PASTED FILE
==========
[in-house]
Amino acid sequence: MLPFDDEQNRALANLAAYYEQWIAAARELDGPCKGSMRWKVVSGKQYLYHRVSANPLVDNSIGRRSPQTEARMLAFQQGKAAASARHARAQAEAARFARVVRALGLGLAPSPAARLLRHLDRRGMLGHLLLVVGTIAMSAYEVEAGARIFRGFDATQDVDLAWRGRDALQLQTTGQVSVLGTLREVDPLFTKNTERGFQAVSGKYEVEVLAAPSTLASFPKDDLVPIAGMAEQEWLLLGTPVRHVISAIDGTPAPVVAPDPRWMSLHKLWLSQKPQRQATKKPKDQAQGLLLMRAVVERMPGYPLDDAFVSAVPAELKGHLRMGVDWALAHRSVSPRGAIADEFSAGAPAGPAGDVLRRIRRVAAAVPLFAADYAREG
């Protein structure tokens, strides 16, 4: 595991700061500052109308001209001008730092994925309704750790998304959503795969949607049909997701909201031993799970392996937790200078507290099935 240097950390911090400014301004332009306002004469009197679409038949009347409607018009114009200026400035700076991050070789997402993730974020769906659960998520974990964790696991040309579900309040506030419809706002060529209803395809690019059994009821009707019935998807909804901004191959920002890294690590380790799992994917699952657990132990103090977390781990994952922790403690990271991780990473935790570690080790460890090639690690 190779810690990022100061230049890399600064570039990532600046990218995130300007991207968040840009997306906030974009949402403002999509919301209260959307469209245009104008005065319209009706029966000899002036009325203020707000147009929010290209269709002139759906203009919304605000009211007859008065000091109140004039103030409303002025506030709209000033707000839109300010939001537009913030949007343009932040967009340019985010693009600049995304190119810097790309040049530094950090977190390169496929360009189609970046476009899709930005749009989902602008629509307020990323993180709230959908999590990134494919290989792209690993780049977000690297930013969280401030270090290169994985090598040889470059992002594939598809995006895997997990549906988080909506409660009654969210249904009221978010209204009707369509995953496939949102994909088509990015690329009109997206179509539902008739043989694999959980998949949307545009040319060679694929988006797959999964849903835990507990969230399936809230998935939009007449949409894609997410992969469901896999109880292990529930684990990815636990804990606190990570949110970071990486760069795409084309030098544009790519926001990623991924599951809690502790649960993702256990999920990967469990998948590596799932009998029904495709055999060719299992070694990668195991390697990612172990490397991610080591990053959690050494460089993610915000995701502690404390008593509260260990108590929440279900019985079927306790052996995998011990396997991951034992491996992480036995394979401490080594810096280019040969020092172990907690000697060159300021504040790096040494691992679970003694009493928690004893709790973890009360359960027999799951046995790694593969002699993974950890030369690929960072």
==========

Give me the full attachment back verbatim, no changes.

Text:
[in-house]
Amino acid sequence: MLPFDDEQNRALANLAAYYEQWIAAARELDGPCKGSMRWKVVSGKQYLYHRVSANPLVDNSIGRRSPQTEARMLAFQQGKAAASARHARAQAEAARFARVVRALGLGLAPSPAARLLRHLDRRGMLGHLLLVVGTIAMSAYEVEAGARIFRGFDATQDVDLAWRGRDALQLQTTGQVSVLGTLREVDPLFTKNTERGFQAVSGKYEVEVLAAPSTLASFPKDDLVPIAGMAEQEWLLLGTPVRHVISAIDGTPAPVVAPDPRWMSLHKLWLSQKPQRQATKKPKDQAQGLLLMRAVVERMPGYPLDDAFVSAVPAELKGHLRMGVDWALAHRSVSPRGAIADEFSAGAPAGPAGDVLRRIRRVAAAVPLFAADYAREG
């Protein structure tokens, strides 16, 4: 595991700061500052109308001209001008730092994925309704750790998304959503795969949607049909997701909201031993799970392996937790200078507290099935 240097950390911090400014301004332009306002004469009197679409038949009347409607018009114009200026400035700076991050070789997402993730974020769906659960998520974990964790696991040309579900309040506030419809706002060529209803395809690019059994009821009707019935998807909804901004191959920002890294690590380790799992994917699952657990132990103090977390781990994952922790403690990271991780990473935790570690080790460890090639690690 190779810690990022100061230049890399600064570039990532600046990218995130300007991207968040840009997306906030974009949402403002999509919301209260959307469209245009104008005065319209009706029966000899002036009325203020707000147009929010290209269709002139759906203009919304605000009211007859008065000091109140004039103030409303002025506030709209000033707000839109300010939001537009913030949007343009932040967009340019985010693009600049995304190119810097790309040049530094950090977190390169496929360009189609970046476009899709930005749009989902602008629509307020990323993180709230959908999590990134494919290989792209690993780049977000690297930013969280401030270090290169994985090598040889470059992002594939598809995006895997997990549906988080909506409660009654969210249904009221978010209204009707369509995953496939949102994909088509990015690329009109997206179509539902008739043989694999959980998949949307545009040319060679694929988006797959999964849903835990507990969230399936809230998935939009007449949409894609997410992969469901896999109880292990529930684990990815636990804990606190990570949110970071990486760069795409084309030098544009790519926001990623991924599951809690502790649960993702256990999920990967469990998948590596799932009998029904495709055999060719299992070694990668195991390697990612172990490397991610080591990053959690050494460089993610915000995701502690404390008593509260260990108590929440279900019985079927306790052996995998011990396997991951034992491996992480036995394979401490080594810096280019040969020092172990907690000697060159300021504040790096040494691992679970003694009493928690004893709790973890009360359960027999799951046995790694593969002699993974950890030369690929960072």